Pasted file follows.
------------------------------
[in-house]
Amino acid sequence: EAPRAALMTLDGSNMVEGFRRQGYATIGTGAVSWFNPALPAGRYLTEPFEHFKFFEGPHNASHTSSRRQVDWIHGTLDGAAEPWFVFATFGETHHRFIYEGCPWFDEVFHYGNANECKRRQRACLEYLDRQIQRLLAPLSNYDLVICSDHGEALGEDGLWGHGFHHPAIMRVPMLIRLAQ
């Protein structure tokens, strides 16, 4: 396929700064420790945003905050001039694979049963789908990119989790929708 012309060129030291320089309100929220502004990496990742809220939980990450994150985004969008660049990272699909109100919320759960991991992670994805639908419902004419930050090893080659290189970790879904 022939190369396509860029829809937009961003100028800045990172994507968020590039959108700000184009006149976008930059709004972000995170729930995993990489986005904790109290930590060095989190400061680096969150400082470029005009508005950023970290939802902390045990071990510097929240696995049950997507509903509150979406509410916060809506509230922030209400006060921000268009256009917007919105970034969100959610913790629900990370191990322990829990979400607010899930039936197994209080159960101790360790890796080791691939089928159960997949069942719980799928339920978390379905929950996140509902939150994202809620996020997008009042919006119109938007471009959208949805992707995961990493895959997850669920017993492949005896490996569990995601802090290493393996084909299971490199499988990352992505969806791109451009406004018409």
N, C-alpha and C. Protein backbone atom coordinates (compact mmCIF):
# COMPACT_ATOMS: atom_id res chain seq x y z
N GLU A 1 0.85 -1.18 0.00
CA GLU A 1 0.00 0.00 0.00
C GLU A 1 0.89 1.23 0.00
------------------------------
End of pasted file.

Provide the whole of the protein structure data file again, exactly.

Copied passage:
[in-house]
Amino acid sequence: EAPRAALMTLDGSNMVEGFRRQGYATIGTGAVSWFNPALPAGRYLTEPFEHFKFFEGPHNASHTSSRRQVDWIHGTLDGAAEPWFVFATFGETHHRFIYEGCPWFDEVFHYGNANECKRRQRACLEYLDRQIQRLLAPLSNYDLVICSDHGEALGEDGLWGHGFHHPAIMRVPMLIRLAQ
């Protein structure tokens, strides 16, 4: 396929700064420790945003905050001039694979049963789908990119989790929708 012309060129030291320089309100929220502004990496990742809220939980990450994150985004969008660049990272699909109100919320759960991991992670994805639908419902004419930050090893080659290189970790879904 022939190369396509860029829809937009961003100028800045990172994507968020590039959108700000184009006149976008930059709004972000995170729930995993990489986005904790109290930590060095989190400061680096969150400082470029005009508005950023970290939802902390045990071990510097929240696995049950997507509903509150979406509410916060809506509230922030209400006060921000268009256009917007919105970034969100959610913790629900990370191990322990829990979400607010899930039936197994209080159960101790360790890796080791691939089928159960997949069942719980799928339920978390379905929950996140509902939150994202809620996020997008009042919006119109938007471009959208949805992707995961990493895959997850669920017993492949005896490996569990995601802090290493393996084909299971490199499988990352992505969806791109451009406004018409």
N, C-alpha and C. Protein backbone atom coordinates (compact mmCIF):
# COMPACT_ATOMS: atom_id res chain seq x y z
N GLU A 1 0.85 -1.18 0.00
CA GLU A 1 0.00 0.00 0.00
C GLU A 1 0.89 1.23 0.00